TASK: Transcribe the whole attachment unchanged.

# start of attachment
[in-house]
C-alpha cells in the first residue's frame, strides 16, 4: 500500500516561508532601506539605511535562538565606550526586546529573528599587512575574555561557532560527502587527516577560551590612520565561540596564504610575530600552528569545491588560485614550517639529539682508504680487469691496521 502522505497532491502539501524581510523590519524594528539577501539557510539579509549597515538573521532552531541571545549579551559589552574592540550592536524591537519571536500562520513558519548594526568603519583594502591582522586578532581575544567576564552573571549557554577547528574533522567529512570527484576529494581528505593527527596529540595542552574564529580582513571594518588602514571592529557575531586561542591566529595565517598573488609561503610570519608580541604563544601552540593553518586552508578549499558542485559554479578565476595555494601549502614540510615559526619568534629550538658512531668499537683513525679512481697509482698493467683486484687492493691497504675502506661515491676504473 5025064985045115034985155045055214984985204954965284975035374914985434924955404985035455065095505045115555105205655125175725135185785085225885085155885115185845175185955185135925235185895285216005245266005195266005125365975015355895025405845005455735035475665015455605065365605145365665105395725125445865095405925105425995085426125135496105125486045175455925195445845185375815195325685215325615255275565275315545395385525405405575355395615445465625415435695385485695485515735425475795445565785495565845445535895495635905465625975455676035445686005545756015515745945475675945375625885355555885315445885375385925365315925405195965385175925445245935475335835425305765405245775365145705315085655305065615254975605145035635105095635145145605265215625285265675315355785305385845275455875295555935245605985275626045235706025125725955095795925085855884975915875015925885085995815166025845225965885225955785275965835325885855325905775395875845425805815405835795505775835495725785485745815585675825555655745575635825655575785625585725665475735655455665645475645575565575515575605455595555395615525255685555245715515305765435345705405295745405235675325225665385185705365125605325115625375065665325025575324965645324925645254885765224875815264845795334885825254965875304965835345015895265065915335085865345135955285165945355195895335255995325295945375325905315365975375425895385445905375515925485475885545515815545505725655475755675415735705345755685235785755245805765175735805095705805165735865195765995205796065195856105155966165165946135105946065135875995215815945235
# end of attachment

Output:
[in-house]
C-alpha cells in the first residue's frame, strides 16, 4: 500500500516561508532601506539605511535562538565606550526586546529573528599587512575574555561557532560527502587527516577560551590612520565561540596564504610575530600552528569545491588560485614550517639529539682508504680487469691496521 502522505497532491502539501524581510523590519524594528539577501539557510539579509549597515538573521532552531541571545549579551559589552574592540550592536524591537519571536500562520513558519548594526568603519583594502591582522586578532581575544567576564552573571549557554577547528574533522567529512570527484576529494581528505593527527596529540595542552574564529580582513571594518588602514571592529557575531586561542591566529595565517598573488609561503610570519608580541604563544601552540593553518586552508578549499558542485559554479578565476595555494601549502614540510615559526619568534629550538658512531668499537683513525679512481697509482698493467683486484687492493691497504675502506661515491676504473 5025064985045115034985155045055214984985204954965284975035374914985434924955404985035455065095505045115555105205655125175725135185785085225885085155885115185845175185955185135925235185895285216005245266005195266005125365975015355895025405845005455735035475665015455605065365605145365665105395725125445865095405925105425995085426125135496105125486045175455925195445845185375815195325685215325615255275565275315545395385525405405575355395615445465625415435695385485695485515735425475795445565785495565845445535895495635905465625975455676035445686005545756015515745945475675945375625885355555885315445885375385925365315925405195965385175925445245935475335835425305765405245775365145705315085655305065615254975605145035635105095635145145605265215625285265675315355785305385845275455875295555935245605985275626045235706025125725955095795925085855884975915875015925885085995815166025845225965885225955785275965835325885855325905775395875845425805815405835795505775835495725785485745815585675825555655745575635825655575785625585725665475735655455665645475645575565575515575605455595555395615525255685555245715515305765435345705405295745405235675325225665385185705365125605325115625375065665325025575324965645324925645254885765224875815264845795334885825254965875304965835345015895265065915335085865345135955285165945355195895335255995325295945375325905315365975375425895385445905375515925485475885545515815545505725655475755675415735705345755685235785755245805765175735805095705805165735865195765995205796065195856105155966165165946135105946065135875995215815945235